The new dual-GPU GTX590 is still hard to find, but I did finally get one, and I’ll be ordering 4-5 more. My software scales well over multi-GPU, and it’s worked well with the previous GT200 dual GTX295. The specs of the GTX590 are also known, so I didn’t have any doubt about performance or compatability.
The biggest question I did have was about power use… the GTX590 has a hardware PCB design flaw which makes it extremely easy to fry itself. This is typically only when the crazy kids try to crank voltages too high, but the GTX590 is notable about its unprecedentedly high wattage and failure rate.
Still, as I’ve posted about before, we CUDA guys don’t really need to worry. CUDA apps use significantly lower wattage than graphics apps, so there should be plenty of wattage headroom.
The exact wattage used in CUDA apps varies of course, but as a rough approximation, a fully loaded CUDA app would use about 65% of the wattage of a fully loaded graphics apps. All reviews you ever read will be for and by the graphics guys who are optimizing frames-per-second of the latest eye-candy shooting games.
Still, those fried card reports show the GTX590 is likely the least robust GPU to use. Is that OK for CUDA? Do we actually reach any harsh limits?
Well, that’s what I measured of course. I have a system power meter (a Kill-O-Watt) so I can measure instantaneous full-system wall socket power draw. This doesn’t give you exact GPU wattages, but in some ways it’s even more useful since you can tell if your PSU is overloaded or whatever.
My benchmark (for both power and speed) is one of my own applications… a Monte Carlo integral equation computation over a large geometric database. One GTX480 runs my GPU app about 25 times faster than a optimized one-core CPU version. The computation usually takes many hours to run on the GPU, and my code is multi-GPU aware so it’s common to run 3 GPUs for 4 or 8 hour runs straight. The code is entirely GPU based so the CPU is idle during computation (other than dealing with zero-copy memory and minor kernel scheduling).
This is pretty much the most severe app I can run in CUDA… the GPU is going full speed for hours (or days!) at a time with no rest or mercy.
I’m testing on Linux (Ubuntu 10.10) using an older driver, 260.19.36. There are newer drivers, but these affect my video pretty badly, so I stuck with what worked. That said, there were some issues with the GPUs staying above idle rate long after computes have finished… those may or may not be fixed in future driver updates. But for wattage use at idle and at full load, I don’t expect the values to change. (There’s strong reason to use a more updated driver for power limiting, but again that’s for the crazy Furmark guys who like to stress VRMs)
My system specs shouldn’t matter too much, since we’ll be comparing the same machine after swapping out a single GTX480 with the new GTX590.
The motherboard is a ASUS P7T Revolution, the CPU is an i7-980X, 12GB of RAM. There is a GT240 GPU for display only.
In the first configuration, I’ll show a GTX480, then I swap to the GTX590 and run with one of the GTX590 GPUs active and then both active.
Wattages are measured from the wall socket, and therefore actual power use is lower (the PSU likely is 15% inefficient).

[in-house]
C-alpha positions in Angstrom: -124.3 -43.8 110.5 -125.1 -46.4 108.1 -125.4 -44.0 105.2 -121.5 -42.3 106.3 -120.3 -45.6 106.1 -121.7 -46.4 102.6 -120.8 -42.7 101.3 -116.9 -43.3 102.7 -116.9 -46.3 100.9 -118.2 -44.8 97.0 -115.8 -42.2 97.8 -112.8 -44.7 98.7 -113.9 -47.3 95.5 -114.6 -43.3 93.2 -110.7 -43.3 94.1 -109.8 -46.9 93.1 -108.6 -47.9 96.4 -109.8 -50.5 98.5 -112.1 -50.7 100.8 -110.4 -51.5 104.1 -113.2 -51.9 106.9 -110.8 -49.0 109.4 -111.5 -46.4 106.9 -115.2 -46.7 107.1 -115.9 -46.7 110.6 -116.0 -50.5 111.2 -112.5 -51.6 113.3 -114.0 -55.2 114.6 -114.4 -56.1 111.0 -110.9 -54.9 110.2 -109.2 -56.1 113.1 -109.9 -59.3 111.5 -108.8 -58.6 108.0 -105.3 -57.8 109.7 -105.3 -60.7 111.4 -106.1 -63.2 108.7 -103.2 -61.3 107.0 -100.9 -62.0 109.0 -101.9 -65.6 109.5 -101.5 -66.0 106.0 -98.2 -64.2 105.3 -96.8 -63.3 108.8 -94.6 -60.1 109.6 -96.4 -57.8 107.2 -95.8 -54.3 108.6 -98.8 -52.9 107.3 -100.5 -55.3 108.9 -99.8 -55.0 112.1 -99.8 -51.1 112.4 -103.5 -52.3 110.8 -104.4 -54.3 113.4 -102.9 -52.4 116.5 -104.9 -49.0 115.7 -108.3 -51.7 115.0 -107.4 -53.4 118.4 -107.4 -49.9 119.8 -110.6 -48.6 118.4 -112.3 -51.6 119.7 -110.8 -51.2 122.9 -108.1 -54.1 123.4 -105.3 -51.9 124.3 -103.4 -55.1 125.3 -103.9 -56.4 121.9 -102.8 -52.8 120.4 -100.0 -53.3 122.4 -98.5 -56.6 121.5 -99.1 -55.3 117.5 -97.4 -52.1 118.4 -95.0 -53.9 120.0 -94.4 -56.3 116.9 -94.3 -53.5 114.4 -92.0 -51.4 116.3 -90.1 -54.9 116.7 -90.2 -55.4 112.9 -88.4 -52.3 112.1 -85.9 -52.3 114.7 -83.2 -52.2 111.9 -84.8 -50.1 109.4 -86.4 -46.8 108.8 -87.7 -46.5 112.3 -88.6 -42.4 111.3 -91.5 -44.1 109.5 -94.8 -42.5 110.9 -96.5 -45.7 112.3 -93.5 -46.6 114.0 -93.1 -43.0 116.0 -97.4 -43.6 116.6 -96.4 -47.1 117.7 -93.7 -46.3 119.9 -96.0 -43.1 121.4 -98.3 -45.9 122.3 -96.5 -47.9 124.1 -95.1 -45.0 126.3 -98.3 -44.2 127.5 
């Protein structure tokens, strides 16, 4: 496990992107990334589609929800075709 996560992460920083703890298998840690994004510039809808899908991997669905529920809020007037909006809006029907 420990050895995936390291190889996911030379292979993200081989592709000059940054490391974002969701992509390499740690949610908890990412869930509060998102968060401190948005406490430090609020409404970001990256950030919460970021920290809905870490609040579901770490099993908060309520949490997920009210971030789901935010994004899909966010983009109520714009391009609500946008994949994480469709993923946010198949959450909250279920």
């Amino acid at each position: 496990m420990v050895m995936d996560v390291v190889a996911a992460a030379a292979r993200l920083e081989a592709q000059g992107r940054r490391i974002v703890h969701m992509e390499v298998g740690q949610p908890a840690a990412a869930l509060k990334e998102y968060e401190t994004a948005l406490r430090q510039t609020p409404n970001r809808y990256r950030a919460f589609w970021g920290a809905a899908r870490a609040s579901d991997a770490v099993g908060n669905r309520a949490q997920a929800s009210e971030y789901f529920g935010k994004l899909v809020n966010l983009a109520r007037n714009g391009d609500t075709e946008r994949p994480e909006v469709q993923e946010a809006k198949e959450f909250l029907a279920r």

Remember these are wattages for the entire system, so it includes CPU, drives, display card, everything. But we can easily see the GPU differences during load (where the GPU is the only change in the system load.)
Wattage of the GPUs typically increases with time, likely from the GPUs heating up… the GPUs themselves seem to use more power when hot (and the fan likely uses a few watts).
Base run. GTX 480.
Initial idle: 181 watts. GPU at 37 degrees C.
At application start: 308 Watts. Temp 39 degrees C.
At application end: 331 Watts. Temp 66 degrees C.
GPU run time: 502 seconds.
GTX 590, using just one of the onboard GPUs.
Initial idle: 186 watts. GPUs at 36 and 34 degrees.
Application start: 285 Watts. 40 and 34 degrees.
Application end: 310 Watts. 77 and 36 degrees.
Run time: 542 seconds
GTX 590, using both onboard GPUs simultaneously
Idle: 186 watts. GPUs at 36 and 34 degrees.
Application start: 400 Watts. 40 and 40 degrees.
Application end: 428 Watts. 80 and 75 degrees.
Run time: 272 seconds
Speed wise, the GTX590 is just as fast in CUDA as expected from its core count and clock rates.
The GTX480 has 480 cores at 1.4GHz, the GTX 590 has 2 GPUs each at 512 cores and 1.26 GHz (for the EVGA Classified GTX590 I have).
The run times I got show the same ratio… the GTX590 is about 7% slower than the GTX480 (from cores alone you’d expect 5% slower, but the GTX590’s RAM is slower too.)
As expected, using dual GPUs of the GTX590 is twice as fast as a single GPU. That’s more an measure of my CUDA code’s efficiency, but it’s good to see there’s no unexpected hardware slowdown.
These speed measurements are not a surprise.
Power use was the big unknown and the results are quite pleasant. We CUDA folk can smile and feel smug.
Idle power wasn’t measured directly, but it’s still quite low, only 5 Watts more than a GTX480. Loaded, using a single GPU of the GTX590 consumes roughly the same wattage as the GTX480.
Using both GPUs at full stress uses about 242 Watts more than the card than idle. Assuming idle is about 30 Watts (I did not measure this) it means the full GTX590 is using about 275 Watts at full load when running both GPUs. Even this value is too large since that’s wall socket power, so actual GPU use is likely around 250 watts at full load. This is a very very large and comfortable margin compared to the 375 Watt design limit given by card’s maximum PCIE power input.
Summary: The dual GTX 590 works in CUDA as expected. It’s great. For CUDA apps the card won’t use more than 275 Watts even for intense and sustained loads.